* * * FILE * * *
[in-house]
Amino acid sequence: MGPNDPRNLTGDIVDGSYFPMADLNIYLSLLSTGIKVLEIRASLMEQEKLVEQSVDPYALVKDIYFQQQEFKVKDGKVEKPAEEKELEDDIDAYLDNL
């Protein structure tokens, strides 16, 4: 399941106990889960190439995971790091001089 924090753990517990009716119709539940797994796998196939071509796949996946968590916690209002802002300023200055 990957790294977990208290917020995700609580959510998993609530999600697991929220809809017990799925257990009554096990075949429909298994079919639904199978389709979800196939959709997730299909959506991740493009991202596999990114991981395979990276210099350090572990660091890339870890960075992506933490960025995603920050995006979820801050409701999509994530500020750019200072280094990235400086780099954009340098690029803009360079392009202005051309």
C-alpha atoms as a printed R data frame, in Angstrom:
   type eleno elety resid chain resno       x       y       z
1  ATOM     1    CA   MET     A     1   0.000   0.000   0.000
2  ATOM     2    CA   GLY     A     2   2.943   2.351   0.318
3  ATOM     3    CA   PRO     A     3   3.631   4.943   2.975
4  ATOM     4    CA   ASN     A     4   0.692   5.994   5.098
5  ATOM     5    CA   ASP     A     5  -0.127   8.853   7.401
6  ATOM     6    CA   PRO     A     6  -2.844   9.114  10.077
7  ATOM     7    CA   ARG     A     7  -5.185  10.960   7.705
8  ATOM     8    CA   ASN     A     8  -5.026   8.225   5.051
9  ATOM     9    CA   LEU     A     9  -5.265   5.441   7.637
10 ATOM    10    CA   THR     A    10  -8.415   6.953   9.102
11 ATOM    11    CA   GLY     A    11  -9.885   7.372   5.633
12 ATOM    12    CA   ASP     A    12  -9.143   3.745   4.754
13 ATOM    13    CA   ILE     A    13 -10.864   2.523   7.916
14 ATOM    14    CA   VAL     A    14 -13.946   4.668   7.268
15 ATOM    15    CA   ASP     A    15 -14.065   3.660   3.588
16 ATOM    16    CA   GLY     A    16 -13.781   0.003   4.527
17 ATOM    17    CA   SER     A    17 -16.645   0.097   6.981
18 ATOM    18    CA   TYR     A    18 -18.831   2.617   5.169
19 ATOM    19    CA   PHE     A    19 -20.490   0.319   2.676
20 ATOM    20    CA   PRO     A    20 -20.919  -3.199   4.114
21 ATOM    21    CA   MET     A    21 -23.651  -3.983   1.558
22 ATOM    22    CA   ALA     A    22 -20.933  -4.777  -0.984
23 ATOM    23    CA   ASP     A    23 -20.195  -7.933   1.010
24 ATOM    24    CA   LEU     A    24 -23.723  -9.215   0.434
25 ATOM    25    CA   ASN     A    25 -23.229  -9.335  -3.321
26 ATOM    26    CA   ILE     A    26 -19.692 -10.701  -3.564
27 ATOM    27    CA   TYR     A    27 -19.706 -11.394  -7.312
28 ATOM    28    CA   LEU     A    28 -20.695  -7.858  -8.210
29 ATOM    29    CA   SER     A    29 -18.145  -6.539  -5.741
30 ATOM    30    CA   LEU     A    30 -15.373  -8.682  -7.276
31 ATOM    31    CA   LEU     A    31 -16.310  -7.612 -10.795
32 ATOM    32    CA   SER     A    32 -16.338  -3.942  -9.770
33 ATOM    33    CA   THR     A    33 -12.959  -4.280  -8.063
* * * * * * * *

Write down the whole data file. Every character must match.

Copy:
[in-house]
Amino acid sequence: MGPNDPRNLTGDIVDGSYFPMADLNIYLSLLSTGIKVLEIRASLMEQEKLVEQSVDPYALVKDIYFQQQEFKVKDGKVEKPAEEKELEDDIDAYLDNL
């Protein structure tokens, strides 16, 4: 399941106990889960190439995971790091001089 924090753990517990009716119709539940797994796998196939071509796949996946968590916690209002802002300023200055 990957790294977990208290917020995700609580959510998993609530999600697991929220809809017990799925257990009554096990075949429909298994079919639904199978389709979800196939959709997730299909959506991740493009991202596999990114991981395979990276210099350090572990660091890339870890960075992506933490960025995603920050995006979820801050409701999509994530500020750019200072280094990235400086780099954009340098690029803009360079392009202005051309």
C-alpha atoms as a printed R data frame, in Angstrom:
   type eleno elety resid chain resno       x       y       z
1  ATOM     1    CA   MET     A     1   0.000   0.000   0.000
2  ATOM     2    CA   GLY     A     2   2.943   2.351   0.318
3  ATOM     3    CA   PRO     A     3   3.631   4.943   2.975
4  ATOM     4    CA   ASN     A     4   0.692   5.994   5.098
5  ATOM     5    CA   ASP     A     5  -0.127   8.853   7.401
6  ATOM     6    CA   PRO     A     6  -2.844   9.114  10.077
7  ATOM     7    CA   ARG     A     7  -5.185  10.960   7.705
8  ATOM     8    CA   ASN     A     8  -5.026   8.225   5.051
9  ATOM     9    CA   LEU     A     9  -5.265   5.441   7.637
10 ATOM    10    CA   THR     A    10  -8.415   6.953   9.102
11 ATOM    11    CA   GLY     A    11  -9.885   7.372   5.633
12 ATOM    12    CA   ASP     A    12  -9.143   3.745   4.754
13 ATOM    13    CA   ILE     A    13 -10.864   2.523   7.916
14 ATOM    14    CA   VAL     A    14 -13.946   4.668   7.268
15 ATOM    15    CA   ASP     A    15 -14.065   3.660   3.588
16 ATOM    16    CA   GLY     A    16 -13.781   0.003   4.527
17 ATOM    17    CA   SER     A    17 -16.645   0.097   6.981
18 ATOM    18    CA   TYR     A    18 -18.831   2.617   5.169
19 ATOM    19    CA   PHE     A    19 -20.490   0.319   2.676
20 ATOM    20    CA   PRO     A    20 -20.919  -3.199   4.114
21 ATOM    21    CA   MET     A    21 -23.651  -3.983   1.558
22 ATOM    22    CA   ALA     A    22 -20.933  -4.777  -0.984
23 ATOM    23    CA   ASP     A    23 -20.195  -7.933   1.010
24 ATOM    24    CA   LEU     A    24 -23.723  -9.215   0.434
25 ATOM    25    CA   ASN     A    25 -23.229  -9.335  -3.321
26 ATOM    26    CA   ILE     A    26 -19.692 -10.701  -3.564
27 ATOM    27    CA   TYR     A    27 -19.706 -11.394  -7.312
28 ATOM    28    CA   LEU     A    28 -20.695  -7.858  -8.210
29 ATOM    29    CA   SER     A    29 -18.145  -6.539  -5.741
30 ATOM    30    CA   LEU     A    30 -15.373  -8.682  -7.276
31 ATOM    31    CA   LEU     A    31 -16.310  -7.612 -10.795
32 ATOM    32    CA   SER     A    32 -16.338  -3.942  -9.770
33 ATOM    33    CA   THR     A    33 -12.959  -4.280  -8.063